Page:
OCTOBER 7 - 11
Recommended 4th Grade to Adults

There are three books of the Bible that would later come to be called the "wisdom literature." They reveal the collected wisdom of generations of godly people and invite us to consider the complexity and simplicity of living wisely. These three books are the books of Proverbs, Job, and Ecclesiastes. Each of these books explores the same basic theme and tackles the same basic question.

As we all continue to weather the COVID-19 pandemic, one of the experiences we’ve all been having is the feeling of losing control. And while this stripping away of control is a painful experience, according to the biblical book of Ecclesiastes, it’s one of the best worst things that can happen to us. One of the first steps toward biblical wisdom is a posture of total surrender before God. And nothing helps us get there quicker than losing control of our lives. This kind of loss can also help us rediscover the many simple gifts that God provides every day—if we have eyes to see them.

Ecclesiastes (Wisdom Literature) video is shown on this page. 


One of the teacher’s fundamental frustrations in life is that despite all of the human and natural activity in the world, nothing really ever changes. All of our daily activities that seem so meaningful will be erased and forgotten. This perspective on the passage of time frustrates our attempts to master life; it’s like chasing after the wind.

In what ways do you resonate with this idea?

If we are honest, the course of human life doesn’t work out very well according to a moral logic. Bad things happen to good people, and good things happen to bad people. And even if we do believe that God is working out some larger plan, from our perspective it seems that death and chance happen to us all. This makes all our attempts to “decode” God’s purposes for our world extremely difficult, and the teacher thinks we shouldn’t try. Rather, we should learn to accept whatever life brings our way.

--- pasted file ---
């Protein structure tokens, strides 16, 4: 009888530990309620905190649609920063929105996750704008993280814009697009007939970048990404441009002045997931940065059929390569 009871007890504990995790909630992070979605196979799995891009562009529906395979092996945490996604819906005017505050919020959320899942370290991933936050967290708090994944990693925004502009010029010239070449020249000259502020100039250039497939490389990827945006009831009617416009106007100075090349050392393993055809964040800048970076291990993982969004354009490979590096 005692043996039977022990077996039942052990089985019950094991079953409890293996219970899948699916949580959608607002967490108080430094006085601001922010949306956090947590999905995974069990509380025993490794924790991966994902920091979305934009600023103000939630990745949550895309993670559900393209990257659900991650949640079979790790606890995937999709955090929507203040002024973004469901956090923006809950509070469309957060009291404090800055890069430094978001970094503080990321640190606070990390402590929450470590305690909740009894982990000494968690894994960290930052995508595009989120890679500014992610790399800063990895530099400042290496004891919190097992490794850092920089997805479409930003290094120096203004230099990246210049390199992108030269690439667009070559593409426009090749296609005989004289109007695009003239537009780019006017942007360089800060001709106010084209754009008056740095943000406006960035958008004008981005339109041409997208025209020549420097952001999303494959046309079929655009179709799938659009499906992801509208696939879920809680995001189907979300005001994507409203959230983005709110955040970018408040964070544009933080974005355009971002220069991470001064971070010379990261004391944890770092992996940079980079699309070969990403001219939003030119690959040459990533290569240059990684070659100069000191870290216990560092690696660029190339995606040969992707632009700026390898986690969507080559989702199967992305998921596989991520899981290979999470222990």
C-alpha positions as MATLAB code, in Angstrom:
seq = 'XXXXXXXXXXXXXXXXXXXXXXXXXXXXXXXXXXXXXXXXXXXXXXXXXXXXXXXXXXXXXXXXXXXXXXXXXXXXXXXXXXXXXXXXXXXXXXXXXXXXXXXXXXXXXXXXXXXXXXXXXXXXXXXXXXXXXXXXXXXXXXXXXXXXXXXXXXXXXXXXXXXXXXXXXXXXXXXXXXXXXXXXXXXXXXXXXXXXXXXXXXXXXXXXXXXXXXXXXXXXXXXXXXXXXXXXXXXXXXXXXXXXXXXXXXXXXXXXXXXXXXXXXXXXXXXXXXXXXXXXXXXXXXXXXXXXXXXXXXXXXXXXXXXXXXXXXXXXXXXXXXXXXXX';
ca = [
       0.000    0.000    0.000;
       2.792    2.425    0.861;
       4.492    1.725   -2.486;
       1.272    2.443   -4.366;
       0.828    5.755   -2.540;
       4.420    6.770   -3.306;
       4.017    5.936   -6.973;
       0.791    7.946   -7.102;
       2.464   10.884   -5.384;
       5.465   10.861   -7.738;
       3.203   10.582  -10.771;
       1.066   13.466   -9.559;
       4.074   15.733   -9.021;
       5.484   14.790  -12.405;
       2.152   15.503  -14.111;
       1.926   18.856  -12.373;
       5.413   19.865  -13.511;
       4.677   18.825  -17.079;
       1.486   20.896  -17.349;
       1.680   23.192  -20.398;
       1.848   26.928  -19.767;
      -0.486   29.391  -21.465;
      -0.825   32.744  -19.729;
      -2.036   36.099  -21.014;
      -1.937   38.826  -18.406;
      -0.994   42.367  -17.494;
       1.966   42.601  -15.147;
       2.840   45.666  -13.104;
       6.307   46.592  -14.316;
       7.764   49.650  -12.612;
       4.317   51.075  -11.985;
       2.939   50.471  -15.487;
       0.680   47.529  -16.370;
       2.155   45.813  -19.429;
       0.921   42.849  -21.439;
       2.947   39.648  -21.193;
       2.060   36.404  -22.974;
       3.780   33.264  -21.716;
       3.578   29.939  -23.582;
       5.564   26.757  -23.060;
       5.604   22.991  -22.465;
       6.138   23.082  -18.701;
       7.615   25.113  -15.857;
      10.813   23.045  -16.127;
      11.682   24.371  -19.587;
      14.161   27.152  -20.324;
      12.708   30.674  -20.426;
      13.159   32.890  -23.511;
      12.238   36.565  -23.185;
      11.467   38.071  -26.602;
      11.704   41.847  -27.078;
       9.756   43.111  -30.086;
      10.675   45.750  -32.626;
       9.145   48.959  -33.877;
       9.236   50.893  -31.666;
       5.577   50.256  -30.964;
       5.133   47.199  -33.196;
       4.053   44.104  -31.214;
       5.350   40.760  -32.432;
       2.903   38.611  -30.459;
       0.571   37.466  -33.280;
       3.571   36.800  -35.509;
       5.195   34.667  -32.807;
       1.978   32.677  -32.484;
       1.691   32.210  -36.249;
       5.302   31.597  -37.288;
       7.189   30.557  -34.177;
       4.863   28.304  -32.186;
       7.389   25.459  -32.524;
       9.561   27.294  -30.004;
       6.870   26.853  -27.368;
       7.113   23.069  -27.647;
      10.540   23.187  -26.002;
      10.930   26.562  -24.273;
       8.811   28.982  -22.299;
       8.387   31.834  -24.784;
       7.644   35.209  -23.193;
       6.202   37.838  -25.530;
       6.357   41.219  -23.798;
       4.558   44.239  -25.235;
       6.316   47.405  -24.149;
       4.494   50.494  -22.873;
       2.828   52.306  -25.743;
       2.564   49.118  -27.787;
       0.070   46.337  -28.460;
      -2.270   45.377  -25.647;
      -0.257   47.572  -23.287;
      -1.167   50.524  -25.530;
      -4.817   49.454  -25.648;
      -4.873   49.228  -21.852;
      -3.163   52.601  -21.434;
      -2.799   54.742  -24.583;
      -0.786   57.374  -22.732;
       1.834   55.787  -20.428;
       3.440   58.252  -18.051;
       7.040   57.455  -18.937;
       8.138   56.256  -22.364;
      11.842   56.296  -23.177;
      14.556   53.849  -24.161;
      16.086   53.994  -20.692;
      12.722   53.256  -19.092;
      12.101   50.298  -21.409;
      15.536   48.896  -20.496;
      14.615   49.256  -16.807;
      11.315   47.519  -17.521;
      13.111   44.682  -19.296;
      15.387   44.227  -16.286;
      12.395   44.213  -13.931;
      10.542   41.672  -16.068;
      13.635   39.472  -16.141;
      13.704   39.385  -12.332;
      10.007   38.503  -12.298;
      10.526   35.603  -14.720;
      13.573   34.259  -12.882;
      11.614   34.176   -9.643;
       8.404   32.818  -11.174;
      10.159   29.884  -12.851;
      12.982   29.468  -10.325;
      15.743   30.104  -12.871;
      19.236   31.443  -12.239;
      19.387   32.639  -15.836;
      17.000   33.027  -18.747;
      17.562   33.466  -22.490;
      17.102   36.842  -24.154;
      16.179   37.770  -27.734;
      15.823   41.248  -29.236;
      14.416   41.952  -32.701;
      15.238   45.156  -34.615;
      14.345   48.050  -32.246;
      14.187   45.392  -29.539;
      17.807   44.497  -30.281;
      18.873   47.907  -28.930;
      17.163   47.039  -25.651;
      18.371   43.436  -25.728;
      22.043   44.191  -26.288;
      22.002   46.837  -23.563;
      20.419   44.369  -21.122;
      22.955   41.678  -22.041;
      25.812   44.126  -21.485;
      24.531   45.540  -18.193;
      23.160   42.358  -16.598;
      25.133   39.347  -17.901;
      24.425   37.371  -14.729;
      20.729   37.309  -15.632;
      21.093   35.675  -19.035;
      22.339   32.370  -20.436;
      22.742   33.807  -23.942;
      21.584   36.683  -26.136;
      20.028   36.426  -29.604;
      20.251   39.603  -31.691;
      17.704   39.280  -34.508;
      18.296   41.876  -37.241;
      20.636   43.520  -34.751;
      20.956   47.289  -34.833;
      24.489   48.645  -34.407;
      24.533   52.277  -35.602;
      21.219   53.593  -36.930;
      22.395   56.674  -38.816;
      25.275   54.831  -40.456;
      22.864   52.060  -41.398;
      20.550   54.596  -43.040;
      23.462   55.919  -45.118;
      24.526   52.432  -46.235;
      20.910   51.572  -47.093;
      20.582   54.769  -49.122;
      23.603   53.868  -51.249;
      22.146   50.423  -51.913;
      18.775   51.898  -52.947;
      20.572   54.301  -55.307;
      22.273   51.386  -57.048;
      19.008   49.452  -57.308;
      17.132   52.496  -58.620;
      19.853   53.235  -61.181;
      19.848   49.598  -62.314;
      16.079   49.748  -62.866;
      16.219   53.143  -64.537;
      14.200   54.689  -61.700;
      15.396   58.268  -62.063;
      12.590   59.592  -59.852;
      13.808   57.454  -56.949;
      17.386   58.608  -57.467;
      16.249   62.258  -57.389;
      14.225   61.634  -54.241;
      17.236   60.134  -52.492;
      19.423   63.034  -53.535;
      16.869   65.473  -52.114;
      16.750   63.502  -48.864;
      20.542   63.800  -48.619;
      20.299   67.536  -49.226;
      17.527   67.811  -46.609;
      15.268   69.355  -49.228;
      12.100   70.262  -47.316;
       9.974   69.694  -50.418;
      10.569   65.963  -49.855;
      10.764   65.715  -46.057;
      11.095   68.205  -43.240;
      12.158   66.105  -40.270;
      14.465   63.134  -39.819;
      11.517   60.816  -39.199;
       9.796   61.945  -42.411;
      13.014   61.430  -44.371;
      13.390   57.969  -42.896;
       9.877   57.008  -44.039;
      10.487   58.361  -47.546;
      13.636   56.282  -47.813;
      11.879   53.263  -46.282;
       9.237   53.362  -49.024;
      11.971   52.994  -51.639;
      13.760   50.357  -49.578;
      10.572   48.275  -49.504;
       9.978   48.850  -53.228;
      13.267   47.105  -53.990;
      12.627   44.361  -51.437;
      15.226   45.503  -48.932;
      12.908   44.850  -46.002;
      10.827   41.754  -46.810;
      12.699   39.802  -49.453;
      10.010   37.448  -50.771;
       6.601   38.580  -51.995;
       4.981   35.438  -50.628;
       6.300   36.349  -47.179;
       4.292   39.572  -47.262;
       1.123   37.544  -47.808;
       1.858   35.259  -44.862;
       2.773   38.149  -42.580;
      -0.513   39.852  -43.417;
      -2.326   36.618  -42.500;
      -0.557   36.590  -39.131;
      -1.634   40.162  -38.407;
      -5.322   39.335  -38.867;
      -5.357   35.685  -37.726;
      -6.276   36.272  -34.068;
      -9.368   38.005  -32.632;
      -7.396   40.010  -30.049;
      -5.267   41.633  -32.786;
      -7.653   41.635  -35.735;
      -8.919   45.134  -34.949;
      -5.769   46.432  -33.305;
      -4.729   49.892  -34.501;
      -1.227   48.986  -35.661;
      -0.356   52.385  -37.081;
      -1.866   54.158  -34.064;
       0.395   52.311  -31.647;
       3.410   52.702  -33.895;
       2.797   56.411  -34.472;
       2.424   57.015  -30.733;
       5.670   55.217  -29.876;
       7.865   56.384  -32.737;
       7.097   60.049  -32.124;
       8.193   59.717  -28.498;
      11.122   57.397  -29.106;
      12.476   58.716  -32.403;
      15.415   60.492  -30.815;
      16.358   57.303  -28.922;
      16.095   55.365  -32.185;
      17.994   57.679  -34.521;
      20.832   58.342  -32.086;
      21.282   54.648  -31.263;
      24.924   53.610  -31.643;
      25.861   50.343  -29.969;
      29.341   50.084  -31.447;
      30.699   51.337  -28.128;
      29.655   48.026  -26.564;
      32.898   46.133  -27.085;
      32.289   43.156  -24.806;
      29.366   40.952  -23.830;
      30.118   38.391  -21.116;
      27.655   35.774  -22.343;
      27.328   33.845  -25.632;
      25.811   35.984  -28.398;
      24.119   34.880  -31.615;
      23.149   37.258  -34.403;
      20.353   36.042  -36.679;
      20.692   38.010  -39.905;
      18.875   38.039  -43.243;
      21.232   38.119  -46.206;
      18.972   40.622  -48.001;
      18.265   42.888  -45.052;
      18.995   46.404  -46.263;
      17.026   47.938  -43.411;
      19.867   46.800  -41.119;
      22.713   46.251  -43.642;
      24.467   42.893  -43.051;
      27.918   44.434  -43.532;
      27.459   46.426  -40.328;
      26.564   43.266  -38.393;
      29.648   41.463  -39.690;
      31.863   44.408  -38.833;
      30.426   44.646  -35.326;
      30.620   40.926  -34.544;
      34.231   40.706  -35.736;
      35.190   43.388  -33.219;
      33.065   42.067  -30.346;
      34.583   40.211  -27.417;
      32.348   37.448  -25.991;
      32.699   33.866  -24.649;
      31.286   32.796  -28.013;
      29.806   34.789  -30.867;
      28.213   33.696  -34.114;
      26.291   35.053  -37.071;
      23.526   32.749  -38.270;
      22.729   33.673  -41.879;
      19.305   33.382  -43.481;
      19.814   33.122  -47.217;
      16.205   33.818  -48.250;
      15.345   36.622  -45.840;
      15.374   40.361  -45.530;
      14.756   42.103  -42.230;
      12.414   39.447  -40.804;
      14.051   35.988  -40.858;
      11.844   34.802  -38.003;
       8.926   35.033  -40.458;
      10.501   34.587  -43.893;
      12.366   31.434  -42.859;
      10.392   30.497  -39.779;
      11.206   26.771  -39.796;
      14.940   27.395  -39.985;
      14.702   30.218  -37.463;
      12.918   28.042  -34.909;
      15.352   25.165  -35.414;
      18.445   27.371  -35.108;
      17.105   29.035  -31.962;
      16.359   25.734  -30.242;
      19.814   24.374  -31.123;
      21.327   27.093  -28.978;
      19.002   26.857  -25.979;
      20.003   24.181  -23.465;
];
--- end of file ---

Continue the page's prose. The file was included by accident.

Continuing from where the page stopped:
Read: Ecclesiastes 8:14-9:12


What are you uncomfortable with in this passage? What is comforting?


What does it look like to hold things with open hands?

While the teacher is not optimistic about our ability to understand the ultimate meaning of life, they do want to end on a more clear note. The teacher’s words are like pointy sticks (“goads”) that hurt when they poke you, but they can move you in the right direction. The teacher’s goal is for us to learn how to live and make our decisions from a place of humility before God, trusting that the divine purpose will set all things right one day. And if we feel like we’re in the dark until that day comes, it’s okay. It’s yet another reminder that we are not God, but rather images of God who depend on our creator for hope, meaning, and for life itself.


Read: Ecclesiastes 12:8-14


What in these passages has been most like a “pointy stick,” most painful to grapple with?


Since there’s so much we can’t control and understand, Ecclesiastes instructs us to accept this and live with wisdom and close to God. What would this look like in your own life on a daily basis?

David Meginniss shares his commentary on this week's lesson. 


Sunday Morning Coffee Hour is now dedicated to Faith Stories discussion. 

Cathy Randall will facilitate this discussion for the first two weeks of October! 

Grab your coffee and join us at 10 AM on Sunday!

Follow this link to join us https://us02web.zoom.us/j/85217072369

© 2016 by Christ Episcopal Church

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